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Carty76 Wed 25-Oct-17 11:56:20

I’m hoping someone can offer some advice. My 3 year old has always been a good sleeper until about 10 months ago when she overnight became the worst sleeper known to man. She wakes up asking for milk and now only wants to sleep with me in our bed. I think we’ve tried everything. Controlled crying, sleeping on her floor, bought her a new bed, bought her a night light. Nothing works. I should probably add that 4 weeks ago I gave birth to our son who was fast asleep and we buried him a couple of weeks. I’m very aware that even though we’ve shielded our daughter completely from this devastation, she may well be picking up what has been going on. We are lost and looking for help.

FATEdestiny Wed 25-Oct-17 19:07:55

I am so sorry for your loss flowers

With regards to your toddler, unfortunately sleep training once in a bed is infinitely more difficult than when in a cot.

Im going to answer this on the basis to you wanting to deal with your toddlers sleep. But please don't think I am insensitive to what you've all been through. It might be that you are not strong enough to sleep train right now. And that's ok, in which case it's coping strategies you need. To sleep train you need high reserves of resilience and patience to be calm and consistant.

So I would suggest Rapid Return.

It would involve setting very strict boundaries. Explaining them in advance with your toddler and setting your expectations. A mantra is useful for this, make it cover all of your expectations. For example: "Sleep time now, you must lie in bed quietly at sleep time. Nan night".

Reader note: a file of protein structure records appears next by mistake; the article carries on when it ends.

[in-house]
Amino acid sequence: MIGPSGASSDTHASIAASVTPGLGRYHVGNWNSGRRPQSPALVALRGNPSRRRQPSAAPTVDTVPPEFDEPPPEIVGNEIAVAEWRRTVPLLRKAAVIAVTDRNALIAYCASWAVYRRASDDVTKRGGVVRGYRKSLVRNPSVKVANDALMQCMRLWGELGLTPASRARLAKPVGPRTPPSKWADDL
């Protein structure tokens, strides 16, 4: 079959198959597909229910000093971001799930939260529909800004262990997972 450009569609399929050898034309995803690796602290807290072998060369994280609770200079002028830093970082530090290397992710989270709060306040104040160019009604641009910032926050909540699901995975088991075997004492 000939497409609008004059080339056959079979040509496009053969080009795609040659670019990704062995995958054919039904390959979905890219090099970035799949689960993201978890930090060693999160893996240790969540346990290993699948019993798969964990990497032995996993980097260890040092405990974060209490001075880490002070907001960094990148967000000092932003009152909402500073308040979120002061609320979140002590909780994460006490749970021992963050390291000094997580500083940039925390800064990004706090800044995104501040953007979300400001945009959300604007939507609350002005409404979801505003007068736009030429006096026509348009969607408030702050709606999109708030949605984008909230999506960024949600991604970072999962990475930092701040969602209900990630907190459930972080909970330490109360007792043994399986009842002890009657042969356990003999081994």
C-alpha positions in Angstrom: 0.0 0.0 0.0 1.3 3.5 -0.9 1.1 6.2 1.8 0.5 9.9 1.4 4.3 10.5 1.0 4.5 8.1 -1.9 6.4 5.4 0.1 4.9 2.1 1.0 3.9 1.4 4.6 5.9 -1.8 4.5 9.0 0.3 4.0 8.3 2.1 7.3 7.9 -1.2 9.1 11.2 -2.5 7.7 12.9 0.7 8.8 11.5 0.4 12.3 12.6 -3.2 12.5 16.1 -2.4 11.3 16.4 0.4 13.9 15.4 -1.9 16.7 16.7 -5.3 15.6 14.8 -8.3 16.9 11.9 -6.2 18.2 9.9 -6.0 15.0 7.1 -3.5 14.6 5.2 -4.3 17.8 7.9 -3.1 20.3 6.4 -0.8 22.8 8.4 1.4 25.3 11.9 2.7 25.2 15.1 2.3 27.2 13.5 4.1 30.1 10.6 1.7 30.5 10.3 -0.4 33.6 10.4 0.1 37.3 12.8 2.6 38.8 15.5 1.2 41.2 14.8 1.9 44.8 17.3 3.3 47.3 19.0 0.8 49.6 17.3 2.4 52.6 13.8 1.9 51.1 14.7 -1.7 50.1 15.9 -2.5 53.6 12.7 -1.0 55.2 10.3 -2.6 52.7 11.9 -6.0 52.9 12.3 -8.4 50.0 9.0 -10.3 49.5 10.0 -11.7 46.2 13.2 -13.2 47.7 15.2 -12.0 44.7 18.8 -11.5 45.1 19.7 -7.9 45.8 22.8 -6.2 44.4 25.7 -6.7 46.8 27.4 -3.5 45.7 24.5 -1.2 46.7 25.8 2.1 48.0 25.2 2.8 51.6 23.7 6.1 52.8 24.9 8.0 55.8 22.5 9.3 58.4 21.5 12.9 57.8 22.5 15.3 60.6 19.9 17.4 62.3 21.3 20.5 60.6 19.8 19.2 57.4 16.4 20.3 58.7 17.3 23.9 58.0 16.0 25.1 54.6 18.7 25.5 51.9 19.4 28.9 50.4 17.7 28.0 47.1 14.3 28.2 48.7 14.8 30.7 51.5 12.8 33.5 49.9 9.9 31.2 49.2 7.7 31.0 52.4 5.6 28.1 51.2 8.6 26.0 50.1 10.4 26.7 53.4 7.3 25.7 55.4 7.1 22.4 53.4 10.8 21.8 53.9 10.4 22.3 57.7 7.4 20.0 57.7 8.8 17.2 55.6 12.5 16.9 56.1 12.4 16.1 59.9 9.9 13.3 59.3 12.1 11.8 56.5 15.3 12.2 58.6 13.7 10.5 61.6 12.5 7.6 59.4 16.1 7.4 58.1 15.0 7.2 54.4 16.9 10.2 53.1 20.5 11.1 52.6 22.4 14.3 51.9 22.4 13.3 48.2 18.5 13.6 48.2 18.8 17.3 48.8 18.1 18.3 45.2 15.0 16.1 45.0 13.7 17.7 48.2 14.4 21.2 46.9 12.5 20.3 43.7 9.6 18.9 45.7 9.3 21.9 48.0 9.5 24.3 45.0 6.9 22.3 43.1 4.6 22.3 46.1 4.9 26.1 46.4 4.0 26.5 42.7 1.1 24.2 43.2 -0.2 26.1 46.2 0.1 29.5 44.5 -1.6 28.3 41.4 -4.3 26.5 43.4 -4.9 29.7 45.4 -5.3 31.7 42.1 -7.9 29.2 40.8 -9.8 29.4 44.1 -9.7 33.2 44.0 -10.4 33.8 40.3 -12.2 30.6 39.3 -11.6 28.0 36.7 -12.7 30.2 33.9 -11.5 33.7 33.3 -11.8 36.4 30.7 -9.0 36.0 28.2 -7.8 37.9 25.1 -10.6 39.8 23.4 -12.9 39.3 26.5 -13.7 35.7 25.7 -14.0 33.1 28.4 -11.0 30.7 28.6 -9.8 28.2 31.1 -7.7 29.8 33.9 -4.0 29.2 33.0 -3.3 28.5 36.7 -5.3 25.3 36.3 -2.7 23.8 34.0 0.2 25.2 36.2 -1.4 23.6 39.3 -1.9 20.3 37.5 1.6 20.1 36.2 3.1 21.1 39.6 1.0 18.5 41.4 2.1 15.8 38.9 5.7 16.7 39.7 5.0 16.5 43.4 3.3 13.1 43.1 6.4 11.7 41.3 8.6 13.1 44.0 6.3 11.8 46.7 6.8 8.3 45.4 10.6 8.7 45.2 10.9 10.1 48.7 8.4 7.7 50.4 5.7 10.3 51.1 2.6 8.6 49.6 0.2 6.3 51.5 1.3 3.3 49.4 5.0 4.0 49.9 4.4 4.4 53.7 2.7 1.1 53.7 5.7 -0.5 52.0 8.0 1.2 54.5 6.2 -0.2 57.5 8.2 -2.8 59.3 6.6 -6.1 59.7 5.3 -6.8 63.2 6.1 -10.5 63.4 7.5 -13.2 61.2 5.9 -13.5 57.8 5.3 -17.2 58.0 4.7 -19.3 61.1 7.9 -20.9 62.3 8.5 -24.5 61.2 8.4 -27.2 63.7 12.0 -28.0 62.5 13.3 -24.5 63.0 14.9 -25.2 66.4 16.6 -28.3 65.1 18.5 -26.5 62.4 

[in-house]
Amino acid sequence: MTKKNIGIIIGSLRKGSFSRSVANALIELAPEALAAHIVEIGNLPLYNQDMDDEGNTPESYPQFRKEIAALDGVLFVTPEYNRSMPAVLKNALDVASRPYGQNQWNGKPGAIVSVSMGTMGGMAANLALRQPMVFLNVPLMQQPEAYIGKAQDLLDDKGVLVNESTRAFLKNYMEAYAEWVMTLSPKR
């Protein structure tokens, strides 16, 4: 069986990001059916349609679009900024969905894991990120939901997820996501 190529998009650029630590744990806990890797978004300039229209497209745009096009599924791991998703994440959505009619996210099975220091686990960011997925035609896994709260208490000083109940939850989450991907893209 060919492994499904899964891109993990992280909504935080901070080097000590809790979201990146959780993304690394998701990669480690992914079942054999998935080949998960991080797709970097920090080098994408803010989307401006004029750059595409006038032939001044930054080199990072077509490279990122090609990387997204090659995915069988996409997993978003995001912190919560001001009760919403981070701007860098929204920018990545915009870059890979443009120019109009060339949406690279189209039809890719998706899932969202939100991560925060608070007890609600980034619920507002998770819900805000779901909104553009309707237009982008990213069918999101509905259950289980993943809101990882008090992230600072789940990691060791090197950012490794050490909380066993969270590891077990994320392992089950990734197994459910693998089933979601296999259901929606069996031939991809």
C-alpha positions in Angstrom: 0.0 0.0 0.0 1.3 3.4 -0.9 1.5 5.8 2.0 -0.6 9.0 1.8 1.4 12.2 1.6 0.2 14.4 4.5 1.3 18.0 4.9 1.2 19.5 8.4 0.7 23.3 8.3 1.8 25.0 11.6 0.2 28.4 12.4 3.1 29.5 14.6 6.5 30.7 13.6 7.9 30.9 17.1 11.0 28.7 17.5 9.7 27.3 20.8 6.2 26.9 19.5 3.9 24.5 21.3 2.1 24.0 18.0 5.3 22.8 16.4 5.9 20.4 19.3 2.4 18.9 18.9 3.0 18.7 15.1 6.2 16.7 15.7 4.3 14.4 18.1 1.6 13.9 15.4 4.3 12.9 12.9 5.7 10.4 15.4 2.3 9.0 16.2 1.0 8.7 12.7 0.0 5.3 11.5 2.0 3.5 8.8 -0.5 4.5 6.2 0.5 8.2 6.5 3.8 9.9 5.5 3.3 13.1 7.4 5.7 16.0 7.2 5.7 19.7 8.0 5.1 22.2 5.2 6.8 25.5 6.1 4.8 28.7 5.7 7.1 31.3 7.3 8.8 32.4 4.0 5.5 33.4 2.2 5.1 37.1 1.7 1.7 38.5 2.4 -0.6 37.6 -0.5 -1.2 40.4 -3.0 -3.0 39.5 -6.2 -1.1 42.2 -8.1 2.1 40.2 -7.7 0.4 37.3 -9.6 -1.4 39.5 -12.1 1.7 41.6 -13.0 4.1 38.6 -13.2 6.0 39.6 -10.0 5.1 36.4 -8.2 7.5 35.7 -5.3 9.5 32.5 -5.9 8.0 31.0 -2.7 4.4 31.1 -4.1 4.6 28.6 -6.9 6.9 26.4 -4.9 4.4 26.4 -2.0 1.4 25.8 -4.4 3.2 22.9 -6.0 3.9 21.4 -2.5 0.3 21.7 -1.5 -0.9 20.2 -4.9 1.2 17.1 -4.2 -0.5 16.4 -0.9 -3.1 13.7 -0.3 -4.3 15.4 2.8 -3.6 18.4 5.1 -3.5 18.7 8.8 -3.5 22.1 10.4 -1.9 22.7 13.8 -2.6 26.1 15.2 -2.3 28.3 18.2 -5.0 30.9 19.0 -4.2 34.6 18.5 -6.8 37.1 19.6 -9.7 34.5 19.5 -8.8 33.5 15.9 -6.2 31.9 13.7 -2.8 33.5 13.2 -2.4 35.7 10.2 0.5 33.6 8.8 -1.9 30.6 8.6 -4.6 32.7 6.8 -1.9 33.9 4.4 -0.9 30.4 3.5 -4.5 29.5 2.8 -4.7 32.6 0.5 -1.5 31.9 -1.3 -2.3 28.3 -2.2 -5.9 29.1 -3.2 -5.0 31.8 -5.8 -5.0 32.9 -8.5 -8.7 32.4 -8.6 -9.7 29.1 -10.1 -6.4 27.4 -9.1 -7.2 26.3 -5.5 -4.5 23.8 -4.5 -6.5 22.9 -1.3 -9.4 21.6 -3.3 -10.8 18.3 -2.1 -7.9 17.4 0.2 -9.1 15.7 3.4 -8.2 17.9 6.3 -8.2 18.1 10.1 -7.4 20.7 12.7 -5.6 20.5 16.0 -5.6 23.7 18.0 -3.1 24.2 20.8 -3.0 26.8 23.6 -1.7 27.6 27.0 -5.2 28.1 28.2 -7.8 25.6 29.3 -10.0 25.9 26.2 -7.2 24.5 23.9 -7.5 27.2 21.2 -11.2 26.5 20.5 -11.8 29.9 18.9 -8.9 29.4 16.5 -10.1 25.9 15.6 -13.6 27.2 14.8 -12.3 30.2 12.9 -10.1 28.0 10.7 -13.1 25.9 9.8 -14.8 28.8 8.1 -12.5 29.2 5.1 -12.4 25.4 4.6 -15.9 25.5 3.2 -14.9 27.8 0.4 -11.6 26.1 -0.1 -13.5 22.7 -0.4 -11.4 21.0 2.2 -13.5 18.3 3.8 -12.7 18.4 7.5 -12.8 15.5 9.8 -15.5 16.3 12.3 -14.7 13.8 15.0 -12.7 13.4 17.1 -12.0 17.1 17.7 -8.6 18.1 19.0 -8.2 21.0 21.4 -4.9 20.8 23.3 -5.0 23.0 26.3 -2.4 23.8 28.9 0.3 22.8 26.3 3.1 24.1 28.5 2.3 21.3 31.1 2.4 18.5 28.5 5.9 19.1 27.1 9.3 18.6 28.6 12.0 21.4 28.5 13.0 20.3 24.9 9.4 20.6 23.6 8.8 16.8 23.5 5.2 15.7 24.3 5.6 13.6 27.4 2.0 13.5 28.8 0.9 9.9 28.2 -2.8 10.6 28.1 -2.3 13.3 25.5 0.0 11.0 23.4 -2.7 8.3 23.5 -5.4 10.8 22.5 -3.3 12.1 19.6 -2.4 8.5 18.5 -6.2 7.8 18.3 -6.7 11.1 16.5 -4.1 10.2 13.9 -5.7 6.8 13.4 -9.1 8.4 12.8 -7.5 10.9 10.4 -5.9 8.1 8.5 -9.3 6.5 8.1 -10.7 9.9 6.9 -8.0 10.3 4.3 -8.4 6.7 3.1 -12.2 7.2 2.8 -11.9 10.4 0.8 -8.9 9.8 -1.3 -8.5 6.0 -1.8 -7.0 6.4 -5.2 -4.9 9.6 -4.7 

Significantly shorten bedtime routine. Making it bang-bang-bang, one think after another without any faffing. Bath, straight into nightwear, immediately brush teeth, immediately read pre-arranged book (no faff choosing, for now), immediately into bed. Out of bath and into bed within 10 mins. No messing.

Also, no milk at all. No milk at bedtime, no milk in the night. Explain this lots in the daytime before. Keep toddler well hydrated during the day. A well hydrated child has no reason to be thirsty at night. No drinks will be given in the night. Talk to toddler about this.

Also talk to toddler during the day about your expectations at night. Primarily sleeping on own bed, staying in bed, no noise.

So bedtime. After the short-and-sweet bedtime routine, here's what you do:
- into bed
- say mantra
- give kids and hug
- leave
- close door
Don't longer linger on leaving. Kiss, turn, go, close door. Child needs to know that there is no hesitation or movement in these boundaries or expectations of behaviour.

... But then you wait just outside the door.

Any noise, and movement to get out of bed, immediately open the door (this is the "rapid" but if rapid return). Without any conversation or delay, return straight back to bed and repeat steps above. Into bed, say mantra, kiss/huh, leave, close door.

You might literally be like a broken video on reply initially, as soon a you get to the door turning straight back around and starting again. Over and over and over and over again. Eventually, and it may be a long, long time on the first night, she will stop getting up. Eventually she will stop shouting/crying/wailing.

Throughout all of this, the pressure on her is not to "go to sleep". It is to lie in bed and be quiet, that's all. Remember thats all you want from her. If she wants to lie in bed quietly and not sleep, that's up to get. But she must lie in bed quietly.

You would need to repeat this for any wake ups. Hence you need a lot of support in coping. You will no doubt be very tired the next day. But be consistant. Consistency is key. Don't give up. Set your boundaries of expectations and stick to them rigidly.

Within 3 or 4 days she should have established that you will not negotiate on these expectations of her behaviour, so stop trying.

Good luck!

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